Q + A with Paul Ruddick, REDS10
We caught up with Paul Ruddick, Managing Director at REDS10, at Responsible Business Week on Tuesday to find out more about the company and its social impact. REDS10 are a social enterprise we’ve been working with who help young people into apprenticeship schemes.
What do REDS10 do?
REDS10 are an apprenticeship training agency. We help contractors and developers in construction employ local people from the area where they’re building into an apprenticeship. We do that by working with the main contractor, helping them embed it within the procurement of their subcontractors. So talking simplistically, if a large contractor is building a housing development in Hackney, we make sure local people get an apprenticeship on the development site.
What kind of background do the people you place come from?
Most are long term unemployed or they may have gone to college but didn’t have any construction work to complete their apprenticeship. We have ex-gang members and people who didn’t finish school, so it’s basically the unemployed youth of London. A lot come from disadvantaged backgrounds so really we are taking people who haven’t had the greatest of starts in life and giving them opportunities. That’s where the social impact comes in.
How do they find out about Reds10?
We’ve got a number of different outreach methods: we place adverts, have a website they can apply on, work with local job centres, housing associations and sports clubs. We’re really trying to get to the young people of an area who need the opportunity.
Is it right to assume that the number of people who need something like this is quite high?
It is a well published fact that unemployment for young 16-24 year olds is over 1 million, so yes. We are employing people and training them up so at the end of it they can go into a long term sustainable employment. We want to break the low-pay no-pay cycle in youngsters.
What are your core beliefs as a social enterprise?
As a social enterprise we want to give young, disadvantaged residents of London the opportunity to do an apprenticeship. So our actual pure business model is that it has social impact within it. It’s not a tag on to the business, or thinking ‘we’ll make X amount of money and then re invest it.’ Our whole business model is about social impact, so our core belief is that the more efficient we are, the bigger the social impact.
In your opinion what is the importance of apprenticeship schemes?
People need to get trained up - there seems to be a lot of disconnect when young people go for a job. I trained as Chartered Quantity Surveyor which took me four years to do. I will always have that skill and I still use it every day after 14 years. So I think any young person needs an apprenticeship or trade, whether it’s called an ‘apprenticeship’ or ‘internship’, or ‘training on the job’. A qualification is a badge of quality.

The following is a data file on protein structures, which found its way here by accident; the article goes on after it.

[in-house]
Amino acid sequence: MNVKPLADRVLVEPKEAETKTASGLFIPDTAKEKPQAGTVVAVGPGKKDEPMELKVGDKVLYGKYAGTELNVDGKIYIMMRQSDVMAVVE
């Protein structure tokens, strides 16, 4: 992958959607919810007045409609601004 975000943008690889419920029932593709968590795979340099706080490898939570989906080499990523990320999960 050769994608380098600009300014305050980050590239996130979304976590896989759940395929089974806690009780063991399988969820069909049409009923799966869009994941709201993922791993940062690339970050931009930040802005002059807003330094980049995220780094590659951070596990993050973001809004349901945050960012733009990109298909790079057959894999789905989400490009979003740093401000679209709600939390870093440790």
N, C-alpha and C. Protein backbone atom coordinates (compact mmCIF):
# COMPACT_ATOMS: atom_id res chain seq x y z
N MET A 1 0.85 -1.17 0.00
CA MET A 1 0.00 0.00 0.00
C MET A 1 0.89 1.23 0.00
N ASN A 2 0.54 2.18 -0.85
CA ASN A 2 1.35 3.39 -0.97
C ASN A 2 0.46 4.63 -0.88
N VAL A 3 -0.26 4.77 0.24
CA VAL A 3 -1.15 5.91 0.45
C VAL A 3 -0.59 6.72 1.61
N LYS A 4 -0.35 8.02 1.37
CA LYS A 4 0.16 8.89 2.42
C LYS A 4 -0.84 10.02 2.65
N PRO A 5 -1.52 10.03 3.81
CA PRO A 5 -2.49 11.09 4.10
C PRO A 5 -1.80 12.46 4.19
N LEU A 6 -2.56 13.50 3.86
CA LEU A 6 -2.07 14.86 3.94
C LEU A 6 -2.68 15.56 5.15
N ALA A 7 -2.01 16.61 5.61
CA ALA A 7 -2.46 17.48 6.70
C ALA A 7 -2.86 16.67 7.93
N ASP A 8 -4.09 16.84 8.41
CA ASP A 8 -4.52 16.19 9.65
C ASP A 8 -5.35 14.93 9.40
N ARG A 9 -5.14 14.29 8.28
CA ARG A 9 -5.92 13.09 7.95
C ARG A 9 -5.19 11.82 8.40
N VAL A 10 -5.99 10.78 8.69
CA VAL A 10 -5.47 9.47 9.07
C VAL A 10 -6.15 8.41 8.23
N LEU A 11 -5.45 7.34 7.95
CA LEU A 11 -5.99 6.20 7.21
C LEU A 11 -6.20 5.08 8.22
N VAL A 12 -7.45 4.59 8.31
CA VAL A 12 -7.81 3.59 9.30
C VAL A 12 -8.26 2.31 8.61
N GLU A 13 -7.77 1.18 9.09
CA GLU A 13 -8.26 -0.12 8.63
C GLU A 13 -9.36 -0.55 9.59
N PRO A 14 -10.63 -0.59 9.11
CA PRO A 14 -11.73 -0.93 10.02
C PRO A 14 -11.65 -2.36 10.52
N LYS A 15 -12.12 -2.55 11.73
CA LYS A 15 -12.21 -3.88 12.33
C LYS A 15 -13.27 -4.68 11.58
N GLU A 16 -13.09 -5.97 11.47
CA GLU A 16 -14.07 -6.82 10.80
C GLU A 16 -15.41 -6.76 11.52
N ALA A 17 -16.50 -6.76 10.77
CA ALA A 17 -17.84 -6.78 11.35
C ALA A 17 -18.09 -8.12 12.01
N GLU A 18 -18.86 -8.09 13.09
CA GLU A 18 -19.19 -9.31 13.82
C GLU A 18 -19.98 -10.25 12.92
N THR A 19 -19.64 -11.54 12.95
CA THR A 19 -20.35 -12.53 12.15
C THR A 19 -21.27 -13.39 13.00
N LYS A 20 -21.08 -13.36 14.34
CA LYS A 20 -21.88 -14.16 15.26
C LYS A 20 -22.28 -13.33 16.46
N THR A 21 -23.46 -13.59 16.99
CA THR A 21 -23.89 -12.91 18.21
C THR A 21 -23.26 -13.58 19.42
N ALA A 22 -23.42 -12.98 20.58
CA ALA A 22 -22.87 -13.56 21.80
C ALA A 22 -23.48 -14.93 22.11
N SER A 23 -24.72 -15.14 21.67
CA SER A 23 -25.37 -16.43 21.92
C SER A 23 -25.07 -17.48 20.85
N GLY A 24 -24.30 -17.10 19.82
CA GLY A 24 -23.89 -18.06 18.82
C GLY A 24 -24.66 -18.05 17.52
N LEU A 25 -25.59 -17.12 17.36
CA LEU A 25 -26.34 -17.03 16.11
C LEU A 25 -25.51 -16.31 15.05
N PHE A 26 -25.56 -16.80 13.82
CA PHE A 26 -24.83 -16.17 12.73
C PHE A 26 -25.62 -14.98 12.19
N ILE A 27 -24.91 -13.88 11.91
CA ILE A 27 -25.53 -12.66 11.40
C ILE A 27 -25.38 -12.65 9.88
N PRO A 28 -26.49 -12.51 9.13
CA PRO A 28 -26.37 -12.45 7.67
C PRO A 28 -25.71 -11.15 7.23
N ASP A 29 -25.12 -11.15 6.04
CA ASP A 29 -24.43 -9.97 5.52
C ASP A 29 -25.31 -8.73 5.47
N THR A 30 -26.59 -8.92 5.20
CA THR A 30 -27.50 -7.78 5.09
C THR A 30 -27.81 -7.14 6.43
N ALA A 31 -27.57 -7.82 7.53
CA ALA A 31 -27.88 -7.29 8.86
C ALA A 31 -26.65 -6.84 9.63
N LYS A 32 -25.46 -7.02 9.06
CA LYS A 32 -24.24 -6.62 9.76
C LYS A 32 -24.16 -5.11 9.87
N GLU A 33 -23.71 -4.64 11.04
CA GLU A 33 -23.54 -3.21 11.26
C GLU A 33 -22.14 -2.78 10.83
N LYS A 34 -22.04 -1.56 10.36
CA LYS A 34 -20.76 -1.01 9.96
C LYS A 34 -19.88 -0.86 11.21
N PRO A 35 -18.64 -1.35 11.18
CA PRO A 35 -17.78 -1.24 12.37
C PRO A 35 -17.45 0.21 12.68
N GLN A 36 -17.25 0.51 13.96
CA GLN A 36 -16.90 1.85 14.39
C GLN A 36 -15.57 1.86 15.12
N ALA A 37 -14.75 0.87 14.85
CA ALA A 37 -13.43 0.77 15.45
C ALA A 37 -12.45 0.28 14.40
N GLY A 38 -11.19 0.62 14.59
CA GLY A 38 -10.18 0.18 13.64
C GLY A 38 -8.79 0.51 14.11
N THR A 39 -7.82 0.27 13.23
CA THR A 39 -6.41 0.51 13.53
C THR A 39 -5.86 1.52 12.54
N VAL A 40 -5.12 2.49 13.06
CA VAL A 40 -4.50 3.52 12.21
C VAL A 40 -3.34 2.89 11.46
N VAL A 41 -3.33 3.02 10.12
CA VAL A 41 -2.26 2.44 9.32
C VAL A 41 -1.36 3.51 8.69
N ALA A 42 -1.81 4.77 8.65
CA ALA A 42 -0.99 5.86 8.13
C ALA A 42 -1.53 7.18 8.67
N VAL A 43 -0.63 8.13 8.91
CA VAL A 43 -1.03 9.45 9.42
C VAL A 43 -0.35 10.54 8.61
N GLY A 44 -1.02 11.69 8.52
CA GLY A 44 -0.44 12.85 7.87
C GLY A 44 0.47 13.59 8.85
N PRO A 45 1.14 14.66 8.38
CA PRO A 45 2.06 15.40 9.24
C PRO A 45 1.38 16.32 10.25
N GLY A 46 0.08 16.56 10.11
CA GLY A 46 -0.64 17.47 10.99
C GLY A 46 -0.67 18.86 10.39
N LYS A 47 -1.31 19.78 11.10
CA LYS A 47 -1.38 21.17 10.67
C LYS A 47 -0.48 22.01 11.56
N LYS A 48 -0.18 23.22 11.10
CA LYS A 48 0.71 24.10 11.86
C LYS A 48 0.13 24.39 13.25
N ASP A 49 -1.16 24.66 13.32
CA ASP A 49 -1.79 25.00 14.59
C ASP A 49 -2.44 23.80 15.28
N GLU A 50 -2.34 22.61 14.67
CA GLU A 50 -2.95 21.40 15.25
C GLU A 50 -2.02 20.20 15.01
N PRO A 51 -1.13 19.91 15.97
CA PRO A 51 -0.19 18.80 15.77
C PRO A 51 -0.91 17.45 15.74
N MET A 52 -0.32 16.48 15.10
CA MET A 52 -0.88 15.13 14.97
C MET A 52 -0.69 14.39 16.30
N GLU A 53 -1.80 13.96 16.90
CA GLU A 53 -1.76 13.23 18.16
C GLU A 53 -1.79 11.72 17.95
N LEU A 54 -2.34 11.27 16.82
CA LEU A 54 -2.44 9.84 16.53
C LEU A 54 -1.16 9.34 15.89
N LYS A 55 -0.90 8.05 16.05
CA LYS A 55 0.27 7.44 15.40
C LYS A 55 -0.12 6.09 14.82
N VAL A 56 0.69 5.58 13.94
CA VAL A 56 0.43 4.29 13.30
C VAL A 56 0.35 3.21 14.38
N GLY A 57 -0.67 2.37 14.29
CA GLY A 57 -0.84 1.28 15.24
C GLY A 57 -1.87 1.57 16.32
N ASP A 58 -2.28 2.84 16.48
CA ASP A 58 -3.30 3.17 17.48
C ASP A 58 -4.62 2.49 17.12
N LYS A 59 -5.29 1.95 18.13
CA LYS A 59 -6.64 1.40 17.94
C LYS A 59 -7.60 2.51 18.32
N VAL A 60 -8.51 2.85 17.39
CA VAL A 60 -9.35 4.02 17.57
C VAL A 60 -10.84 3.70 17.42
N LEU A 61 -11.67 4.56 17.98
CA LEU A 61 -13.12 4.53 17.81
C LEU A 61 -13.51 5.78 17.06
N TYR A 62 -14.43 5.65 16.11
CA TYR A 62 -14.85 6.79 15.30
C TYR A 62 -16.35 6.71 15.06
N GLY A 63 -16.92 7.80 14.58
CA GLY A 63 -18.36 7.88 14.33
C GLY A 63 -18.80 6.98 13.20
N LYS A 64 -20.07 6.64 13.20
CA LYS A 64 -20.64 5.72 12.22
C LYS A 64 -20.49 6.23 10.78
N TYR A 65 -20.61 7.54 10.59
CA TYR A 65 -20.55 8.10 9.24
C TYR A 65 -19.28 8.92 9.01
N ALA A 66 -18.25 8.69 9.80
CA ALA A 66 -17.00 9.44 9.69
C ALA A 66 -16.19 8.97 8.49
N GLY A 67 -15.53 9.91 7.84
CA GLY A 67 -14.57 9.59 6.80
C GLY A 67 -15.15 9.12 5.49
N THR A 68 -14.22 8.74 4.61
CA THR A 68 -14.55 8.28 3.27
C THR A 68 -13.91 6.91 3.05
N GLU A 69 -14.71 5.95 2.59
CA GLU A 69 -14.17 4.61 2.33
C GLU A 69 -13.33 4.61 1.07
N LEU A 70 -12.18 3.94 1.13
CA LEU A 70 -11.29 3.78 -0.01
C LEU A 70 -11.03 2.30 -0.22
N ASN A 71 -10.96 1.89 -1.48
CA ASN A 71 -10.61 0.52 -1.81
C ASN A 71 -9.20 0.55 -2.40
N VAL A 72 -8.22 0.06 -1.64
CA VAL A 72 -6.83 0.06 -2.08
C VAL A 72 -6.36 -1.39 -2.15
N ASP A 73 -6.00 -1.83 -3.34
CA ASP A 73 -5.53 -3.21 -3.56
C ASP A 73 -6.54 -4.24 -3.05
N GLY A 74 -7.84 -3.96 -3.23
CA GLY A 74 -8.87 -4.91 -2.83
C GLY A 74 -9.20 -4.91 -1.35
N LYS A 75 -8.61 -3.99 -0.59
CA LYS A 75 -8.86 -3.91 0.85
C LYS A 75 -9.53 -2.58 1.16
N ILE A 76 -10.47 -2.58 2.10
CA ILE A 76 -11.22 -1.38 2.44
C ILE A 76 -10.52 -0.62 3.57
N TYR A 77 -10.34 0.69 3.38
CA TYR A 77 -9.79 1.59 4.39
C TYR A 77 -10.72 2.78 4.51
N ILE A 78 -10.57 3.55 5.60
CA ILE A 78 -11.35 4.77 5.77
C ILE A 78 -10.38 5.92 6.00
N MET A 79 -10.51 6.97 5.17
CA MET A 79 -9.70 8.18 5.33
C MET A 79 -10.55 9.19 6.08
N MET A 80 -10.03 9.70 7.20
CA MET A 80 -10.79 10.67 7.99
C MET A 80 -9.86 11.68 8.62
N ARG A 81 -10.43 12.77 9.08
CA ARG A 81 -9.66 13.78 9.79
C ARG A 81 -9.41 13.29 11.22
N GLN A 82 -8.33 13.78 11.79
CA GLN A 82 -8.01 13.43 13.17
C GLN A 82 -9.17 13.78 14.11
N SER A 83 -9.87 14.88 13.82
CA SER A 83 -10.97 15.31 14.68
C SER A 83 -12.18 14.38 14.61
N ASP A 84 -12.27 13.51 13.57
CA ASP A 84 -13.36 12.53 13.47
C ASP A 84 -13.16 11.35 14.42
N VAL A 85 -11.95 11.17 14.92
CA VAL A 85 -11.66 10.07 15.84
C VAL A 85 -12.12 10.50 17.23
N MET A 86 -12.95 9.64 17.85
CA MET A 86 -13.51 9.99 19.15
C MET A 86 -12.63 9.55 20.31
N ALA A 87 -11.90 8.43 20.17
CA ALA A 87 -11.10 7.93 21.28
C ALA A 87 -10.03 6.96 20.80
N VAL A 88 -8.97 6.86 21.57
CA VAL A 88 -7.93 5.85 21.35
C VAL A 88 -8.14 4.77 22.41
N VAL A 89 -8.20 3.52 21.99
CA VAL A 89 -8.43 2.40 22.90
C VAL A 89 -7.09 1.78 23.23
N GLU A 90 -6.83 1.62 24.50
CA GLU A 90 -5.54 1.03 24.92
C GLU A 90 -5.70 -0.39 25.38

Are these qualifications hard to gain for someone who comes from a disadvantage background where courses are too expensive, or are from an area where a place on a course is hard to come by?
I think what has happened in the past is a lot of courses do not have a job at the end. We flip it around and have a job to start with, then we’ll get the person, enroll them into college and take care of that. Apprenticeships are industry relevant, whereas a lot of college course aren’t.
How many apprentices have you placed?
Since we started three and a half years ago we have placed over 300 people. We currently have 170 on our books. I’m pretty happy with that as I feel without our intervention, these 300+ people wouldn’t have gone on an apprenticeship. It’s having a big social impact.
How have BITC helped REDS10?
They’ve helped me in a number of ways. The first thing is through their arc programme they have connected us with a couple of businesses, the primary one being BP. Also, events like Responsible Business Week allows me to speak to large companies. It gives me a chance to spread the word and as a result of my speech today I have made 3 great contacts that I’ve been trying to get to over the last 3 years who actually approached me. So overall it’s about the business advice and contacts which help us progress.
How much value has BP’s involvement added?
BP have provided a business advisor to the senior team which has been invaluable. The support BP have given us in terms of HR strategy for growth has been important. Sometimes we are in the muck and bullets in terms of growing a company, and you can’t see the woods for the trees so having someone to talk to who has experience in growing teams internationally has really helped. The support is ongoing and there has been a big impact so far.
What would you say are the benefits for big business to become involved in social enterprise?
Big businesses employ lots of people and the people in the business may need a little something more in their day to day job to feel like they have contributed to society. Access to a social enterprise where they can give their expertise can really help to boost job satisfaction. As explained in my talk, some big businesses can’t contract directly with an SME because they are just too big, but they can offer helpful expertise and advice.